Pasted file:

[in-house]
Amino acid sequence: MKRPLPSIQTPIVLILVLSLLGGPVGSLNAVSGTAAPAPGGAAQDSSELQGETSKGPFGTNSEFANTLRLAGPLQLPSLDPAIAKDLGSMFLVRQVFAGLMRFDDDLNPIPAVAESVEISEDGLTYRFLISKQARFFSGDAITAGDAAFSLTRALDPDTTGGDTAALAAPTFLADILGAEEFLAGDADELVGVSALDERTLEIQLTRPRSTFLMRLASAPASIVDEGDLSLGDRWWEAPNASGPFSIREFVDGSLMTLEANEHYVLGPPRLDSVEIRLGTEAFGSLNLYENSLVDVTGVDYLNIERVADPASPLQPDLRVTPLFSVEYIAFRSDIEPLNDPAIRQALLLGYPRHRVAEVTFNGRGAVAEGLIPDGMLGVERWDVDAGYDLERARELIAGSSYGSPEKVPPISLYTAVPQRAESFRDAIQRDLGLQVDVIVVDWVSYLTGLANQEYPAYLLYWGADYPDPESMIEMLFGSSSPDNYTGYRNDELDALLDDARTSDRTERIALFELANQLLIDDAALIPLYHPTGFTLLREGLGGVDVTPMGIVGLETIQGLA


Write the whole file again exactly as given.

[in-house]
Amino acid sequence: MKRPLPSIQTPIVLILVLSLLGGPVGSLNAVSGTAAPAPGGAAQDSSELQGETSKGPFGTNSEFANTLRLAGPLQLPSLDPAIAKDLGSMFLVRQVFAGLMRFDDDLNPIPAVAESVEISEDGLTYRFLISKQARFFSGDAITAGDAAFSLTRALDPDTTGGDTAALAAPTFLADILGAEEFLAGDADELVGVSALDERTLEIQLTRPRSTFLMRLASAPASIVDEGDLSLGDRWWEAPNASGPFSIREFVDGSLMTLEANEHYVLGPPRLDSVEIRLGTEAFGSLNLYENSLVDVTGVDYLNIERVADPASPLQPDLRVTPLFSVEYIAFRSDIEPLNDPAIRQALLLGYPRHRVAEVTFNGRGAVAEGLIPDGMLGVERWDVDAGYDLERARELIAGSSYGSPEKVPPISLYTAVPQRAESFRDAIQRDLGLQVDVIVVDWVSYLTGLANQEYPAYLLYWGADYPDPESMIEMLFGSSSPDNYTGYRNDELDALLDDARTSDRTERIALFELANQLLIDDAALIPLYHPTGFTLLREGLGGVDVTPMGIVGLETIQGLA